Wendy Syndrome: the Need to Satisfy Others

02 September, 2020
The problems with Wendy Syndrome occur when you empty yourself to give everything to someone and get nothing in return. You deserve more.

Wendy Syndrome has its roots in popular psychology. Despite the fact that it’s not a recognized disorder in diagnostic psychology manuals, it’s made up of certain aspects that need to be treated psychologically.

Focusing your entire life on caring for another person causes a slow process of self-destruction. The loss of self-esteem or extreme physical and mental exhaustion can easily lead you into depression.

Wendy Syndrome and progressive self-denial

Woman looking out a window at the rain.

Classical literature has provided several examples that help describe this very real behavior. Wendy Syndrome, also known as “Peter Pan Syndrome,” “Othello Syndrome,” or “Alice in Wonderland Syndrome” all describe disorders, problems, and behaviors where fiction becomes reality.

Cultural influences make it so that woman are more prone to suffer from this problem. Their education, experiences, and the present circumstances in which they find themselves can cause a person to fall into this behavior pattern.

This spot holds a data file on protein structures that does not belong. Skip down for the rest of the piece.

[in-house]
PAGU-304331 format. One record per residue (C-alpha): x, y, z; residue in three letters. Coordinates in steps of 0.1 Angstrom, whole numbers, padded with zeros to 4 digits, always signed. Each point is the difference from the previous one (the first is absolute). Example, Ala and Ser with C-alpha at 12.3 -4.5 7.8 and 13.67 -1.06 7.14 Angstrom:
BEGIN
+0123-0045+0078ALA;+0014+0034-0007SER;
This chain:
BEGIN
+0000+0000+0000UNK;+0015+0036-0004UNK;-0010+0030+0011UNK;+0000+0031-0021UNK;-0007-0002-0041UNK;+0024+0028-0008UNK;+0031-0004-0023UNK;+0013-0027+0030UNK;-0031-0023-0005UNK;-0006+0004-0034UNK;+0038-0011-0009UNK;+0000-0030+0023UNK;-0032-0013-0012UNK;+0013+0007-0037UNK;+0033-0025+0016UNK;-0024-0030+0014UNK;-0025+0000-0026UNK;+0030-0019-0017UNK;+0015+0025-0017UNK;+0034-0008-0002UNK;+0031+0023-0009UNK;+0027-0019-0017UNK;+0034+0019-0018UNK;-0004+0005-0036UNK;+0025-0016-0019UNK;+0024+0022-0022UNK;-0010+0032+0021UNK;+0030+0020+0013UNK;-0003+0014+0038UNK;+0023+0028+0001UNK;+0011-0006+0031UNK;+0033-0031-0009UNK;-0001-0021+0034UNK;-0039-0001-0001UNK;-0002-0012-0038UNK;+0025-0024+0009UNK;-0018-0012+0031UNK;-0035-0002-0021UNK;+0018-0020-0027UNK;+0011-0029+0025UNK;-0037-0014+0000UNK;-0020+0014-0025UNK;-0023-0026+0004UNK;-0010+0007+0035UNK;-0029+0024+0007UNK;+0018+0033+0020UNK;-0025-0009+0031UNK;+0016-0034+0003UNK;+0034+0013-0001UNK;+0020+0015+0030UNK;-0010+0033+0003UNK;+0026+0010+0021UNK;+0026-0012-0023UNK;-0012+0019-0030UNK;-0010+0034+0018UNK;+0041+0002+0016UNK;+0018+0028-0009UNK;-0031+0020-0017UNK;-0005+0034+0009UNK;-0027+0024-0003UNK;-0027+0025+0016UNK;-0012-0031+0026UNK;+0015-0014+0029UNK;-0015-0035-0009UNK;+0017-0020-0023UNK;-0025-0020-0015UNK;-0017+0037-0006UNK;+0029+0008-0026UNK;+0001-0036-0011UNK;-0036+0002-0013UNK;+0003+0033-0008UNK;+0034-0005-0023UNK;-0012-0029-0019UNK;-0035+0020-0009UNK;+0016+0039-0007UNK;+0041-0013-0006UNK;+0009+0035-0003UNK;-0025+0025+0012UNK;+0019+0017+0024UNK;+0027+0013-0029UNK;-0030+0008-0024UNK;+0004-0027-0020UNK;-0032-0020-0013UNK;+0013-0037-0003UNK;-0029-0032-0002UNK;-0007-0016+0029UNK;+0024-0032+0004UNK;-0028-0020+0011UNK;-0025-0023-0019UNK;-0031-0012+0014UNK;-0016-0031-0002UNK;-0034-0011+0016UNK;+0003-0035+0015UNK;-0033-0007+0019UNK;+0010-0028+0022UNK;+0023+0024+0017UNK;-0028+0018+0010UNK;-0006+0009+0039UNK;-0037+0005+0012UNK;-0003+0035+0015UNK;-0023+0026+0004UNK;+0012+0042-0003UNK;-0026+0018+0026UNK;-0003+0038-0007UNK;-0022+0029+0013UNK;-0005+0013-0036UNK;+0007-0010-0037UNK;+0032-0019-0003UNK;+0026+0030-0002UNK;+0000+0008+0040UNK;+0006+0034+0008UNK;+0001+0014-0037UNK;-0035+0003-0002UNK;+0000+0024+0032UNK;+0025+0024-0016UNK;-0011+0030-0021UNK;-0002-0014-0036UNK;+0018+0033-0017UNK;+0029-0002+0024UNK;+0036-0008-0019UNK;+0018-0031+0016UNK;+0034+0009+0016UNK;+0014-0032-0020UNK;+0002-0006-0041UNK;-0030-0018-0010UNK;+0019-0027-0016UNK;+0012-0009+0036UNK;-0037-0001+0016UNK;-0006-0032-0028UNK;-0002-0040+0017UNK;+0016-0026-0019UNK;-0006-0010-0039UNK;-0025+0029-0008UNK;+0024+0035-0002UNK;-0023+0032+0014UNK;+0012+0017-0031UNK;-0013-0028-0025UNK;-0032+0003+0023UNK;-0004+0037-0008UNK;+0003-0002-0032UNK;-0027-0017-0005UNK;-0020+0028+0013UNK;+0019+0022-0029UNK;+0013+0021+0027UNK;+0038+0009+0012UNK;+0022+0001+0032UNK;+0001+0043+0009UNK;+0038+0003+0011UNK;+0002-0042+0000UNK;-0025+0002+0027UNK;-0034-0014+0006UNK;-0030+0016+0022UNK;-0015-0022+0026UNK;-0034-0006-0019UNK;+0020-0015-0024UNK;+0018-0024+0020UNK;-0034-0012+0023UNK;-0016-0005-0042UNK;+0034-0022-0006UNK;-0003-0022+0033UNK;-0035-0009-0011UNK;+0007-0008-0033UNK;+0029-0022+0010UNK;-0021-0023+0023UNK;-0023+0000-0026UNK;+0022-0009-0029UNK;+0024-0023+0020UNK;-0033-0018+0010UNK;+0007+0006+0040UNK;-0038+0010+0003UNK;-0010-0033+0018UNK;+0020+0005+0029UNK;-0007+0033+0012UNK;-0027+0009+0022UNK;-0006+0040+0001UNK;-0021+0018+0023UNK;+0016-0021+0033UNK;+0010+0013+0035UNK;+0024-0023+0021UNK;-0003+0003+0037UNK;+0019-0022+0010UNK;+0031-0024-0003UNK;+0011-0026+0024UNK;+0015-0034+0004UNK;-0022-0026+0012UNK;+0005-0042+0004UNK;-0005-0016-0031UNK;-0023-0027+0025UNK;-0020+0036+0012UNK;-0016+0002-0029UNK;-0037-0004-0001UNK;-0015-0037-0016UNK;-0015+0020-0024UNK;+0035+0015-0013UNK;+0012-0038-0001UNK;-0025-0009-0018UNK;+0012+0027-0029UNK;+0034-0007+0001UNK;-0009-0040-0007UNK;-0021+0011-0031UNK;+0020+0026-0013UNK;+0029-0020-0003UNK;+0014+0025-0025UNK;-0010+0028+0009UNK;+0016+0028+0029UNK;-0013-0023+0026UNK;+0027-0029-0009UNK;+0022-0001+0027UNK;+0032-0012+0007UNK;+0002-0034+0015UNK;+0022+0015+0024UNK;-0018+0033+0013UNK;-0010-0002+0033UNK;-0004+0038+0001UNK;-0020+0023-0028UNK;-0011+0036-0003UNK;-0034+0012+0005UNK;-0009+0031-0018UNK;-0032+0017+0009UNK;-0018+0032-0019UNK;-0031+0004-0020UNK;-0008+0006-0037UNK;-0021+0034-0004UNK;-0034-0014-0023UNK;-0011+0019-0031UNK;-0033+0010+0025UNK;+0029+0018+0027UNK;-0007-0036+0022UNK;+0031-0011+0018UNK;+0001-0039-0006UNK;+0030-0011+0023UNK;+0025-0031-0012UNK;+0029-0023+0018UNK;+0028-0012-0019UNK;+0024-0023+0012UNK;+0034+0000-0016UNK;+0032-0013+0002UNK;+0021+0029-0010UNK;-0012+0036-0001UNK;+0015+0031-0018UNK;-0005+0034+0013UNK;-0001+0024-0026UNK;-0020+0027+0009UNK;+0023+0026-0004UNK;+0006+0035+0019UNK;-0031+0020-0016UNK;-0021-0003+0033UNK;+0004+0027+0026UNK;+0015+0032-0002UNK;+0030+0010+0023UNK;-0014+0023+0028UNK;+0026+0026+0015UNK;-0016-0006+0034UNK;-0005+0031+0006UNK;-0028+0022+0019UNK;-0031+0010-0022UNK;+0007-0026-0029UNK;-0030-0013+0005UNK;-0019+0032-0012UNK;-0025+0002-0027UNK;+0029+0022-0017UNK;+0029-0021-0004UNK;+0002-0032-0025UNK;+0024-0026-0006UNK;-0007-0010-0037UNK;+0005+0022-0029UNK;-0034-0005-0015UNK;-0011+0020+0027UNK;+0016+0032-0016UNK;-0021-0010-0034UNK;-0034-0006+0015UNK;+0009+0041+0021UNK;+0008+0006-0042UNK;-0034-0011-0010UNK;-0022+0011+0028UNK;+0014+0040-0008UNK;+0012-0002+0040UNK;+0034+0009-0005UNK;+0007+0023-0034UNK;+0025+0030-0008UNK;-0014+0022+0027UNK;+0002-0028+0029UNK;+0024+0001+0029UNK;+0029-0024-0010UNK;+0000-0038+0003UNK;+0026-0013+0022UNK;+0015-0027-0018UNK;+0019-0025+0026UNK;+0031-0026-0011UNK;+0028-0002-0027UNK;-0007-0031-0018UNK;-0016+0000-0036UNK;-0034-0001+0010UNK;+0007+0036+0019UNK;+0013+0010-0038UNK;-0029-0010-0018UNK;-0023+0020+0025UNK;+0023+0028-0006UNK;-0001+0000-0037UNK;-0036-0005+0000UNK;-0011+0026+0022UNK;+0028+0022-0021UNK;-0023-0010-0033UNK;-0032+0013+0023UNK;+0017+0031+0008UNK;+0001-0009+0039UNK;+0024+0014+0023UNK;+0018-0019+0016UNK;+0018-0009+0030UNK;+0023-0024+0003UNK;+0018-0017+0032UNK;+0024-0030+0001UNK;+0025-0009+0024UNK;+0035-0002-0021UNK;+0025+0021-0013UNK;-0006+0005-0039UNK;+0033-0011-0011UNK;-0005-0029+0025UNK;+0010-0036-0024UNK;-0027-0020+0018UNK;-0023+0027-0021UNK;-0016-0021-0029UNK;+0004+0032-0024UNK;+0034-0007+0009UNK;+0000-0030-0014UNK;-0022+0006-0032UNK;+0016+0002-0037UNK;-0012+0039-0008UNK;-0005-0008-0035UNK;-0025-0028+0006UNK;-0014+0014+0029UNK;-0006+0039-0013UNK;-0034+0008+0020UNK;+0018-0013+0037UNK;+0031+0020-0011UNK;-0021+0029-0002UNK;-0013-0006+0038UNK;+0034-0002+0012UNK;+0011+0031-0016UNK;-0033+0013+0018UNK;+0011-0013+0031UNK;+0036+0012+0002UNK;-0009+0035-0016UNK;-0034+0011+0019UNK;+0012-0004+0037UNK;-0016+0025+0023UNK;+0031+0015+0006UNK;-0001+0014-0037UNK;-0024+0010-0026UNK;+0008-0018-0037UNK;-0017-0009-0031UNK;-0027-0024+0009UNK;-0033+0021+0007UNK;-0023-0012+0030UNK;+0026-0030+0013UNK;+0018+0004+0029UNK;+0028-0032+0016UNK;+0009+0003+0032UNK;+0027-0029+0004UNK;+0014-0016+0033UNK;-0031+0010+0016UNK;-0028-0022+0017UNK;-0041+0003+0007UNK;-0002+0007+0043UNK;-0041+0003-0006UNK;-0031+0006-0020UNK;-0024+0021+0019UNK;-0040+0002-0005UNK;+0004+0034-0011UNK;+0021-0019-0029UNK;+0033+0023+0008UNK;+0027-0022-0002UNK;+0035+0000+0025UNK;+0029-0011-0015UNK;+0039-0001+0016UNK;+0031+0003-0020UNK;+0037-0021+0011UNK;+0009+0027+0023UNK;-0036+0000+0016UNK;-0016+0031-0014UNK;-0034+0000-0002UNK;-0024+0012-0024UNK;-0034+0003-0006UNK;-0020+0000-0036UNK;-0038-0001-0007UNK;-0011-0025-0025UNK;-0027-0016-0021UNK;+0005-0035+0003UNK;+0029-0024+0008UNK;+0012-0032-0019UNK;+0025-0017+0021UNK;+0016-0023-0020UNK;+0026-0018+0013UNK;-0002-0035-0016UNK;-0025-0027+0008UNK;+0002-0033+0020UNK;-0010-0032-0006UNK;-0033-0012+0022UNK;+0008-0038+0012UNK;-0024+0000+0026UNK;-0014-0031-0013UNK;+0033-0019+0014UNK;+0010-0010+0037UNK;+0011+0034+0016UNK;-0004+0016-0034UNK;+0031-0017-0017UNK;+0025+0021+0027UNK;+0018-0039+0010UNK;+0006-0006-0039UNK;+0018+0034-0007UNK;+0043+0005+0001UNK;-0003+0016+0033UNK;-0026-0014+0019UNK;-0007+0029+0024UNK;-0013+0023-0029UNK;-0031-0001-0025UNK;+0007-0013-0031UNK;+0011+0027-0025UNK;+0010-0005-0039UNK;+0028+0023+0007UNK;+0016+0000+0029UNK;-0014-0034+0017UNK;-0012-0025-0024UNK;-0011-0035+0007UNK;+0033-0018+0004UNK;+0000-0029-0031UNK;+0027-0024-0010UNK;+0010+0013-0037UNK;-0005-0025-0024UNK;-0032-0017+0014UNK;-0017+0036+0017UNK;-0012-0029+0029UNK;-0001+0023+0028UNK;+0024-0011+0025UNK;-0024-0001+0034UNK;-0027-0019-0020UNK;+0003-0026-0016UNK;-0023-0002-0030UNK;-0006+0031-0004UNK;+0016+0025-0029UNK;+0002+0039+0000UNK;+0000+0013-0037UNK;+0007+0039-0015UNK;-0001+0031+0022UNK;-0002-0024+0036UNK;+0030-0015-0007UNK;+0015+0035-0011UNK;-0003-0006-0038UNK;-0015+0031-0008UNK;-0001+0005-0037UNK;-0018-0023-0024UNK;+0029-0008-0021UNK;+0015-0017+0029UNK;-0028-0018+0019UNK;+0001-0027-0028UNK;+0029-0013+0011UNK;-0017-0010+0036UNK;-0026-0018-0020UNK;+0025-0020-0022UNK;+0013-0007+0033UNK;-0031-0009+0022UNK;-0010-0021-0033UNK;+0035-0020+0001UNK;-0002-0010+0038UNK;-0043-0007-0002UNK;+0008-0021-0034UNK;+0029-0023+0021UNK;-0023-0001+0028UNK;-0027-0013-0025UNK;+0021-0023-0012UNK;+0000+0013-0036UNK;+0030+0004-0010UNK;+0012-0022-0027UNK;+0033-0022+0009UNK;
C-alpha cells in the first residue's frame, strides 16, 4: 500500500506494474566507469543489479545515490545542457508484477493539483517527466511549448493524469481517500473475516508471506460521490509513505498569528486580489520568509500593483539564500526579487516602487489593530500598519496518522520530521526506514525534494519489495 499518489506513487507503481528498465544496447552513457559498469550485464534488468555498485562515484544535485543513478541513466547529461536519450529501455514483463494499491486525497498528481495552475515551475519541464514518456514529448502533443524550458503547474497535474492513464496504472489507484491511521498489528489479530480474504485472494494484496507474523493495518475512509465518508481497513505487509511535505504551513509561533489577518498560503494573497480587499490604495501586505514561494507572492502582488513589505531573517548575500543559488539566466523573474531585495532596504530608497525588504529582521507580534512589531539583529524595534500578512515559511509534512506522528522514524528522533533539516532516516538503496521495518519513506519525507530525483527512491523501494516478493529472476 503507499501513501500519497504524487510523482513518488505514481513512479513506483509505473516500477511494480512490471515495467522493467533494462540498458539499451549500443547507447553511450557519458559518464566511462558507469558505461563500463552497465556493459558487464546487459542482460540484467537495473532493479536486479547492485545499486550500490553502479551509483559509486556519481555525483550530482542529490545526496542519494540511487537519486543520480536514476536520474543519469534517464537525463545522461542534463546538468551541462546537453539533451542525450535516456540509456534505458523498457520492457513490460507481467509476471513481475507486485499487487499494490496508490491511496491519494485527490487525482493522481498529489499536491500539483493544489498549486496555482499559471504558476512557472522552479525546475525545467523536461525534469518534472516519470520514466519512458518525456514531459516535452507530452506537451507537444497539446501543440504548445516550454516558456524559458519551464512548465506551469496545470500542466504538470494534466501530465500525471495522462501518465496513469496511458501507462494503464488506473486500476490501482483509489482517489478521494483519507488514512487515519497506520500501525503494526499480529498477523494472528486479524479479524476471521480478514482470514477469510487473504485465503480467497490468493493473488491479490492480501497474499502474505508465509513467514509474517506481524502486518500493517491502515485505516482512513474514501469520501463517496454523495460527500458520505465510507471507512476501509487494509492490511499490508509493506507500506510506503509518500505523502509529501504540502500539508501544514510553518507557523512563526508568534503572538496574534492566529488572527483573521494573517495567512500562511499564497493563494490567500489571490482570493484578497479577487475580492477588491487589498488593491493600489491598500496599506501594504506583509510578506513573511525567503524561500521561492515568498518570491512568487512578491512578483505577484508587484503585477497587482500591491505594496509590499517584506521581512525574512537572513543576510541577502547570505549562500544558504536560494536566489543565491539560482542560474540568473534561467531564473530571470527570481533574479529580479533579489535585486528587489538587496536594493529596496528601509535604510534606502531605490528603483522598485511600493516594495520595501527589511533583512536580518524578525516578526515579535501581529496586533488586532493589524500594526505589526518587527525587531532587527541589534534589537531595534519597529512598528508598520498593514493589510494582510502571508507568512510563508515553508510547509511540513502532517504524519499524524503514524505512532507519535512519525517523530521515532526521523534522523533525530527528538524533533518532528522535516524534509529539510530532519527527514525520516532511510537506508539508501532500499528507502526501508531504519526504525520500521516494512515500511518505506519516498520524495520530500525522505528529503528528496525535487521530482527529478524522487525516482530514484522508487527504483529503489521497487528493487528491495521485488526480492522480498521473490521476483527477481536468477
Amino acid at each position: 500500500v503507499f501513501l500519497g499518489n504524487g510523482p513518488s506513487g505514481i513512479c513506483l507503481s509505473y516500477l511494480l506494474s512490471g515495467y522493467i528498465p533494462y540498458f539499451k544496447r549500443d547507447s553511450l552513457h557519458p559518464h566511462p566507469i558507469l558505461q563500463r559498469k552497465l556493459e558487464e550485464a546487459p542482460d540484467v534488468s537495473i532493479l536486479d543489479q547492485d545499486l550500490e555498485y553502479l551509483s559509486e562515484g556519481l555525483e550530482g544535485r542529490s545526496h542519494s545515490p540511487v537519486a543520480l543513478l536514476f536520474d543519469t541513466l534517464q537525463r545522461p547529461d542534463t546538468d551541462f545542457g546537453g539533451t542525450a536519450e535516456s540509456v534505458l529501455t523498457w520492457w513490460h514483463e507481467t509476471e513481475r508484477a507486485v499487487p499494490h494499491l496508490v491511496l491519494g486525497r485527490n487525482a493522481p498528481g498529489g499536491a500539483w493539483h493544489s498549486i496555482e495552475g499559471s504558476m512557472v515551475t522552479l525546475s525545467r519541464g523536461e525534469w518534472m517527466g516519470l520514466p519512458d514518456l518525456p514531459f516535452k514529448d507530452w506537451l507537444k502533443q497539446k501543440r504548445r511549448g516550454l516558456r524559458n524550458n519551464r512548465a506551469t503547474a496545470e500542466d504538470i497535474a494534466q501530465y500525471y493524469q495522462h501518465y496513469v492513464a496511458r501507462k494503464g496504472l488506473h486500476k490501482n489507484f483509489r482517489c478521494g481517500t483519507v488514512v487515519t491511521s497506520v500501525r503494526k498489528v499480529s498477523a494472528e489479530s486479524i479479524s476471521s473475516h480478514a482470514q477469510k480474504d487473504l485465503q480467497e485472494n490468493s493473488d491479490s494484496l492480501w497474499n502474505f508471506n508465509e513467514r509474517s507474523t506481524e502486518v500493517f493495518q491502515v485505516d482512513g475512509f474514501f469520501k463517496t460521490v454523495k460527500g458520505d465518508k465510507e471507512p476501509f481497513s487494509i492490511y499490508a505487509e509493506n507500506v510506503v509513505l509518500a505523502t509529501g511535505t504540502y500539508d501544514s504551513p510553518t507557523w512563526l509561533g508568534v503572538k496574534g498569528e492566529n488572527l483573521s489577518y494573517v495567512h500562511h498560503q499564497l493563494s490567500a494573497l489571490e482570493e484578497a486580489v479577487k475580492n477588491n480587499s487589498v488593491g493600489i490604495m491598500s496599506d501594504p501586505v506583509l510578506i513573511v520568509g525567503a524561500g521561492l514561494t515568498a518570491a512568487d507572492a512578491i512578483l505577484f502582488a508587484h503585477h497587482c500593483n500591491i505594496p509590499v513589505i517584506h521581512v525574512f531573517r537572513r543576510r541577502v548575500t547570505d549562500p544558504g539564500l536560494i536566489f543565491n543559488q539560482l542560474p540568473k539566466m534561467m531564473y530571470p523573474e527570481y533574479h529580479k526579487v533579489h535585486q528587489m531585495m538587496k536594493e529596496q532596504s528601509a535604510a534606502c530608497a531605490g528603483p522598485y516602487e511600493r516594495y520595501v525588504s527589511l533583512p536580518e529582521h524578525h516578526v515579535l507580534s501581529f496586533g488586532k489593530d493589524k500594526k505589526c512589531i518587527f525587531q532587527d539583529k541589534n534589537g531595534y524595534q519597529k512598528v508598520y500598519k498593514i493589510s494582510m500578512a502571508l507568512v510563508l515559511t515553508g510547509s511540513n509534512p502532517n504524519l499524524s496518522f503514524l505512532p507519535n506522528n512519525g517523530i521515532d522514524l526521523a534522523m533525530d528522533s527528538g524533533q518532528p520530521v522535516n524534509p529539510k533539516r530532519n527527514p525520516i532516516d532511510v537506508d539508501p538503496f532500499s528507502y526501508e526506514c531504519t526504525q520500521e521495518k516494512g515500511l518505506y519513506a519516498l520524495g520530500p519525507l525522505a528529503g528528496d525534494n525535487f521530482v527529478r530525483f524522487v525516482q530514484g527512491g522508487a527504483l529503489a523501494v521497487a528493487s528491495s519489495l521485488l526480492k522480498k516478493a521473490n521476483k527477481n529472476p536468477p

Therefore, it’s important to be aware of the problem in order to begin managing one’s own emotions. Giving yourself up for someone else seems to be an exceptional way to love. Sometimes it’s easy to forget something, however: whoever gives also deserves to receive.

This is where the problems start, with emotional dissonance and sadness. Today we are going to analyze it in the following ways:

The characteristics of Wendy Syndrome

Although this syndrome, as we mentioned, is rooted in popular psychology, the symptoms that it presents can help define the profile of those that suffer from it:

  • For a long time this kind of relationship can feel good. It’s how you understand love.
  • You’re not concerned (at first) that others don’t care for you equally. Just knowing that your partner feels loved by you and is happy is enough. That is what makes you feel good.
  • You feel indispensable and try to assume the responsibilities of the other person.
  • You avoid conflicts so that your partner doesn’t get angry or upset. You fight for someone else’s happiness while forgetting your own.
  • You ask for forgiveness and feel bad when things don’t turn out as you intended, especially when it has to do with your partner.

Gradually, however, you perceive that other people consider everything that you do as “normal.” All of this can lead to them becoming tyrannical and demanding.

If you’re experiencing Wendy Syndrome now, look at these aspects that you should change.

Understand that love isn’t sacrifice: Love is giving and receiving

Many people were brought up with the idea that in order to love you have to give up certain things to cement the relationship. If you want someone, you have to “put up with” many things. You have also been made to believe that you have to say “yes” when you want to say “no.” That love is, above all else, putting everyone else before yourself.